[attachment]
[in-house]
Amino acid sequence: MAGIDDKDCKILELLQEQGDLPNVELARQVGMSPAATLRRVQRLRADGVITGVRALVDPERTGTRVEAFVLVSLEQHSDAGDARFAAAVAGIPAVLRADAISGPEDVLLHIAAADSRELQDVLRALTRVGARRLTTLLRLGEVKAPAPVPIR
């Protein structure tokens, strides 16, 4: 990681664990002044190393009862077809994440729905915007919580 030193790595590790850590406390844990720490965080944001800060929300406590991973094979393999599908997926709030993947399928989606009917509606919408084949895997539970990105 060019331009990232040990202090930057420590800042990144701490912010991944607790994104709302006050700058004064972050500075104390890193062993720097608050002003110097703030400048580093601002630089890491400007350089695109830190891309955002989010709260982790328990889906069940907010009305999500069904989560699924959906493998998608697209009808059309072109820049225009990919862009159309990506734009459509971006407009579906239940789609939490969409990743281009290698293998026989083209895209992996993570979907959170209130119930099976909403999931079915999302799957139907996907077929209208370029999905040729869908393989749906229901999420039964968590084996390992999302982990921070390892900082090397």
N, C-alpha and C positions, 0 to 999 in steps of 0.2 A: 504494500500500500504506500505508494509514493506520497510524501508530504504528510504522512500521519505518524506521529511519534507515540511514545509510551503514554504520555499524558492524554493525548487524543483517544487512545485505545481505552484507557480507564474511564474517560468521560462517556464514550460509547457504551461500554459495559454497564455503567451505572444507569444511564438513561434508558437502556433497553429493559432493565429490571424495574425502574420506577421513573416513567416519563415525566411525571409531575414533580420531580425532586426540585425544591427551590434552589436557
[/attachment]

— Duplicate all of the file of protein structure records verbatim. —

[in-house]
Amino acid sequence: MAGIDDKDCKILELLQEQGDLPNVELARQVGMSPAATLRRVQRLRADGVITGVRALVDPERTGTRVEAFVLVSLEQHSDAGDARFAAAVAGIPAVLRADAISGPEDVLLHIAAADSRELQDVLRALTRVGARRLTTLLRLGEVKAPAPVPIR
């Protein structure tokens, strides 16, 4: 990681664990002044190393009862077809994440729905915007919580 030193790595590790850590406390844990720490965080944001800060929300406590991973094979393999599908997926709030993947399928989606009917509606919408084949895997539970990105 060019331009990232040990202090930057420590800042990144701490912010991944607790994104709302006050700058004064972050500075104390890193062993720097608050002003110097703030400048580093601002630089890491400007350089695109830190891309955002989010709260982790328990889906069940907010009305999500069904989560699924959906493998998608697209009808059309072109820049225009990919862009159309990506734009459509971006407009579906239940789609939490969409990743281009290698293998026989083209895209992996993570979907959170209130119930099976909403999931079915999302799957139907996907077929209208370029999905040729869908393989749906229901999420039964968590084996390992999302982990921070390892900082090397």
N, C-alpha and C positions, 0 to 999 in steps of 0.2 A: 504494500500500500504506500505508494509514493506520497510524501508530504504528510504522512500521519505518524506521529511519534507515540511514545509510551503514554504520555499524558492524554493525548487524543483517544487512545485505545481505552484507557480507564474511564474517560468521560462517556464514550460509547457504551461500554459495559454497564455503567451505572444507569444511564438513561434508558437502556433497553429493559432493565429490571424495574425502574420506577421513573416513567416519563415525566411525571409531575414533580420531580425532586426540585425544591427551590434552589436557